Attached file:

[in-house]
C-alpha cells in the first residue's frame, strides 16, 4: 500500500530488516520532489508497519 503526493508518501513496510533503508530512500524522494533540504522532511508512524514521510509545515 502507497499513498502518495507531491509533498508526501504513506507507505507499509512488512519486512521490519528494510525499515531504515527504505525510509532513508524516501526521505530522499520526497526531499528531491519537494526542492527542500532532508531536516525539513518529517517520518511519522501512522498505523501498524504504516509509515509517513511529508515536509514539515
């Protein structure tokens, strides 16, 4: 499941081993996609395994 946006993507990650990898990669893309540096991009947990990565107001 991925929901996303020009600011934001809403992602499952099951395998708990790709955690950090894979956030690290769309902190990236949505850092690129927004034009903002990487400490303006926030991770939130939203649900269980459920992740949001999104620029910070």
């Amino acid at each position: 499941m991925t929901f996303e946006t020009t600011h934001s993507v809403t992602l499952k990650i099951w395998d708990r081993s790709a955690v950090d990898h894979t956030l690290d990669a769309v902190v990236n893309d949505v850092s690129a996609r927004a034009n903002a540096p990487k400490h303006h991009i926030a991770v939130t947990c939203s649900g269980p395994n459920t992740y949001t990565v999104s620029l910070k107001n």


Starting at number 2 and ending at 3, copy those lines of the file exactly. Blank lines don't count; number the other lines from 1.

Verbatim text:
C-alpha cells in the first residue's frame, strides 16, 4: 500500500530488516520532489508497519 503526493508518501513496510533503508530512500524522494533540504522532511508512524514521510509545515 502507497499513498502518495507531491509533498508526501504513506507507505507499509512488512519486512521490519528494510525499515531504515527504505525510509532513508524516501526521505530522499520526497526531499528531491519537494526542492527542500532532508531536516525539513518529517517520518511519522501512522498505523501498524504504516509509515509517513511529508515536509514539515
């Protein structure tokens, strides 16, 4: 499941081993996609395994 946006993507990650990898990669893309540096991009947990990565107001 991925929901996303020009600011934001809403992602499952099951395998708990790709955690950090894979956030690290769309902190990236949505850092690129927004034009903002990487400490303006926030991770939130939203649900269980459920992740949001999104620029910070």